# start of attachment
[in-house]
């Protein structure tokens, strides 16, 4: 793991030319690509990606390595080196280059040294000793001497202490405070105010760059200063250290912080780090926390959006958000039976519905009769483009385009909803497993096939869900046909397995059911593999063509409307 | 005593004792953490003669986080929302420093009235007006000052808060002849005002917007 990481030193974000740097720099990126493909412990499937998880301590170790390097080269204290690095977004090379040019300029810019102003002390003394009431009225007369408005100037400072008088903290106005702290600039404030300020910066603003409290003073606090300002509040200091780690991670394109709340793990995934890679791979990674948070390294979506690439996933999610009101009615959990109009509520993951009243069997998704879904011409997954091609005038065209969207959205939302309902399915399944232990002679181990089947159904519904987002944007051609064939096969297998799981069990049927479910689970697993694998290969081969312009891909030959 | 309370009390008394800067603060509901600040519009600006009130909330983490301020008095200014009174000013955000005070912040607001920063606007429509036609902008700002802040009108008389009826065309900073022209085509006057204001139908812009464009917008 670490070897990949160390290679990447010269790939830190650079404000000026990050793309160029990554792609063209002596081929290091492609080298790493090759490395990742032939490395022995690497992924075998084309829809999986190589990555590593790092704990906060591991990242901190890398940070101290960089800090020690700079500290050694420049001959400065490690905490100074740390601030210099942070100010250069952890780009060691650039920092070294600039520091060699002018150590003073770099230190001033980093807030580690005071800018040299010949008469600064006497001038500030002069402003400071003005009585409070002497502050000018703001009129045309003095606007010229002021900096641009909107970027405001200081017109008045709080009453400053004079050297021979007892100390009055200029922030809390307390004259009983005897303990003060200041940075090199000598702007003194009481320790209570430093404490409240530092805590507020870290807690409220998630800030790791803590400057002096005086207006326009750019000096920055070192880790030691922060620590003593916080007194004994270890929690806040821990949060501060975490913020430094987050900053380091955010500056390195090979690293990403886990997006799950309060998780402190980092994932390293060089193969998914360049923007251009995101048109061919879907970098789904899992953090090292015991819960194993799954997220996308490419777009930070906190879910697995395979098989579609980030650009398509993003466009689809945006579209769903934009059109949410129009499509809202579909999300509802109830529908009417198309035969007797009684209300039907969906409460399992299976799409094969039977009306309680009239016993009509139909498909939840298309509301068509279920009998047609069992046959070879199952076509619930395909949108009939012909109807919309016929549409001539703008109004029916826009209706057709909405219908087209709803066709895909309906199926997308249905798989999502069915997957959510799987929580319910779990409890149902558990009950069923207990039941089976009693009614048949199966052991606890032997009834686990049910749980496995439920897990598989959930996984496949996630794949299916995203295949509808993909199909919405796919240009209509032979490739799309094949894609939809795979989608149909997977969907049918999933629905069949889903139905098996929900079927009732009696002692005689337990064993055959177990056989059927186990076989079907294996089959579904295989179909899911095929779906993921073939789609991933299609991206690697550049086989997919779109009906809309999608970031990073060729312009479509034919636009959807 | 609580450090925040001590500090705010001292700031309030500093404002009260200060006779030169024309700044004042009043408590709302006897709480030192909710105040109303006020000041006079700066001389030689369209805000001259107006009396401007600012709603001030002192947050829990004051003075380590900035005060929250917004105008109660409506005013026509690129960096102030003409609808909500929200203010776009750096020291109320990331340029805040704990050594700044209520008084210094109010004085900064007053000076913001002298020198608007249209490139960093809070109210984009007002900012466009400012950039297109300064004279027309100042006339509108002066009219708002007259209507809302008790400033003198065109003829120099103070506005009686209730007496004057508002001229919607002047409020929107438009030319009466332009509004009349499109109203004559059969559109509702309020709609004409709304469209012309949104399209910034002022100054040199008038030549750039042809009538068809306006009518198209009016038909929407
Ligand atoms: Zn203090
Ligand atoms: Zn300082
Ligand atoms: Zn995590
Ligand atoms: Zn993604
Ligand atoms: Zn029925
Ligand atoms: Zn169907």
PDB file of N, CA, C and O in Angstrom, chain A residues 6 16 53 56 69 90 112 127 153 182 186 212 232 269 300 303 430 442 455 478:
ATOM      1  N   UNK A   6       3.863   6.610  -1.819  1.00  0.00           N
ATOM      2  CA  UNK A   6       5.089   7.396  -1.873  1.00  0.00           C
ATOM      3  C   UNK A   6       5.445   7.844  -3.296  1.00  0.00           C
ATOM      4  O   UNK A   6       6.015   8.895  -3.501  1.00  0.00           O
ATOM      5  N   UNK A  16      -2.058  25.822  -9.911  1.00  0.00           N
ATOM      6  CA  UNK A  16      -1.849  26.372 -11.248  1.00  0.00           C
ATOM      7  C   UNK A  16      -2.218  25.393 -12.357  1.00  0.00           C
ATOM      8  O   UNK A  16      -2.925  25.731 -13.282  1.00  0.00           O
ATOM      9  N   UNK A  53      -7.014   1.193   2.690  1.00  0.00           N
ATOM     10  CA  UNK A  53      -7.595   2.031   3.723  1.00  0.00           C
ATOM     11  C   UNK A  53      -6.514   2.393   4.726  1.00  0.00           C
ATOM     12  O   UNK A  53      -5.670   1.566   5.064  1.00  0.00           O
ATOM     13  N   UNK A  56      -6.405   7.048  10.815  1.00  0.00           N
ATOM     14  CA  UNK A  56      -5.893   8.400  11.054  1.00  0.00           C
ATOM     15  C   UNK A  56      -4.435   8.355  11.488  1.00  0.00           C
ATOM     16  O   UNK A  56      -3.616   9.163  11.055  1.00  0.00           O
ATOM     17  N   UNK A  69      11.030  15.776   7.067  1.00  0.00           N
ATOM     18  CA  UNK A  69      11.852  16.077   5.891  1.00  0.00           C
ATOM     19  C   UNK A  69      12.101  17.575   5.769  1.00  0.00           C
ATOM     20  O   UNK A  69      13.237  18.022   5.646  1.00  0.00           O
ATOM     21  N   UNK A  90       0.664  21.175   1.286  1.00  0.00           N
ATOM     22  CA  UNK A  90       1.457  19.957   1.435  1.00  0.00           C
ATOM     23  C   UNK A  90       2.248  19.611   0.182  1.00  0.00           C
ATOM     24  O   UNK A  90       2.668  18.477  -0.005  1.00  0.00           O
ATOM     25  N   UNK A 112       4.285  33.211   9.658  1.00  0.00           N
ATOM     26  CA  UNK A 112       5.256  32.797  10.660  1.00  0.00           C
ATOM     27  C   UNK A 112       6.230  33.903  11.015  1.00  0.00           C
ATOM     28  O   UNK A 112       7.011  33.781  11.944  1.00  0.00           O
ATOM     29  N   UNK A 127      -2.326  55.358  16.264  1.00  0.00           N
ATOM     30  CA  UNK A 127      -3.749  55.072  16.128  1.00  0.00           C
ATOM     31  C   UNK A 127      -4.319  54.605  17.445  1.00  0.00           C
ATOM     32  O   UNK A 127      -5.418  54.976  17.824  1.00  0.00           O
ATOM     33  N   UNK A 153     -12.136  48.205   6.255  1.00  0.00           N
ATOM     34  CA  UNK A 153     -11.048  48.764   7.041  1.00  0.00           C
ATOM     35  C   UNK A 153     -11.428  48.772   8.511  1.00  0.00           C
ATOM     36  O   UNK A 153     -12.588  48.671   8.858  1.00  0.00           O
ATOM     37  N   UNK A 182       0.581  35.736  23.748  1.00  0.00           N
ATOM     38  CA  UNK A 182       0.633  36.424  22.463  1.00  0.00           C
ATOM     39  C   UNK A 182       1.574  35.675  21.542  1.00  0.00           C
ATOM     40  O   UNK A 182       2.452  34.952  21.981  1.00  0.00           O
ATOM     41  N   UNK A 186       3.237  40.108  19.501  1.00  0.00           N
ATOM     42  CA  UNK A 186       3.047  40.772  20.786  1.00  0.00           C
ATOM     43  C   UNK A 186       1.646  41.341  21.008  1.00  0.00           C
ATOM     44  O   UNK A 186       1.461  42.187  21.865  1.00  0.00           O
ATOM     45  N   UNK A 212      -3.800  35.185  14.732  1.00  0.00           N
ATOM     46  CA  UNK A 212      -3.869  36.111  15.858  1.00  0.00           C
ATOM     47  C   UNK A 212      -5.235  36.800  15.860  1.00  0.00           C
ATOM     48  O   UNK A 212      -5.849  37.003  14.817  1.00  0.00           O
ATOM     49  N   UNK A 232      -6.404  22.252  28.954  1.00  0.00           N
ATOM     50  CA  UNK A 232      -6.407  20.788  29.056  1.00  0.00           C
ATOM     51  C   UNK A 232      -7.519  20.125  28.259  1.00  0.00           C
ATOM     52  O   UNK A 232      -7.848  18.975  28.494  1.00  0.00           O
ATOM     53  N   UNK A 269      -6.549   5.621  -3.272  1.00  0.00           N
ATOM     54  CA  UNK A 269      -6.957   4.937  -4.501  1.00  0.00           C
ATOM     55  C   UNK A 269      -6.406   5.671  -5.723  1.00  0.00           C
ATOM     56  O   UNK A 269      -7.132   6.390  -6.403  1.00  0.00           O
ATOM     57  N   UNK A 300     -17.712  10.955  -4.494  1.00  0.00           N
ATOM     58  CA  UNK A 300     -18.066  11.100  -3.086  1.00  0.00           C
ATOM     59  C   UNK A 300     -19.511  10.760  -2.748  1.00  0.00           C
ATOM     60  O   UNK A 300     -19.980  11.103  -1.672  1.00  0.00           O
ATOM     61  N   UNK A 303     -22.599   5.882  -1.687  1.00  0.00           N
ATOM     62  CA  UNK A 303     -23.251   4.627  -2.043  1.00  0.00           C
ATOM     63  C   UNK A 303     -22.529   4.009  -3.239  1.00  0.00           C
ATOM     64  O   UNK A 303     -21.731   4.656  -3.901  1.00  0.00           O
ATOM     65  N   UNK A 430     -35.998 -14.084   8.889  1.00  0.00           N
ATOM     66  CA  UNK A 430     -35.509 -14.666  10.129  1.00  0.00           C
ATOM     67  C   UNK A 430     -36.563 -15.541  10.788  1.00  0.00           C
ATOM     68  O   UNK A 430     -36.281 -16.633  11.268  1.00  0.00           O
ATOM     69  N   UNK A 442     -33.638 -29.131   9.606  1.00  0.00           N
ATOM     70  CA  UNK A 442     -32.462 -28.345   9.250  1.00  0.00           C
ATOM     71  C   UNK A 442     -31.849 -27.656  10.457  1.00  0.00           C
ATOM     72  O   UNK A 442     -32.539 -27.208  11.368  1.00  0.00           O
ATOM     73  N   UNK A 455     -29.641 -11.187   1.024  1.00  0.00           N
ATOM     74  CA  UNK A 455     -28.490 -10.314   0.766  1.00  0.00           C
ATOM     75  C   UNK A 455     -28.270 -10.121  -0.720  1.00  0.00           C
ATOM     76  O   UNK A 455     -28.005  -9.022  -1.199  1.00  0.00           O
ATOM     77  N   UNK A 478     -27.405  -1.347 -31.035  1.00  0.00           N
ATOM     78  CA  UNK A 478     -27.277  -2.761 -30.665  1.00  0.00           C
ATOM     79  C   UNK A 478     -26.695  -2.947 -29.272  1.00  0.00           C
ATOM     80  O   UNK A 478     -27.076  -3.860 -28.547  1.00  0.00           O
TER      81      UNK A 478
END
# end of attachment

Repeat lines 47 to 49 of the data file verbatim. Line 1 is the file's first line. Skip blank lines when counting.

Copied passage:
ATOM     38  CA  UNK A 182       0.633  36.424  22.463  1.00  0.00           C
ATOM     39  C   UNK A 182       1.574  35.675  21.542  1.00  0.00           C
ATOM     40  O   UNK A 182       2.452  34.952  21.981  1.00  0.00           O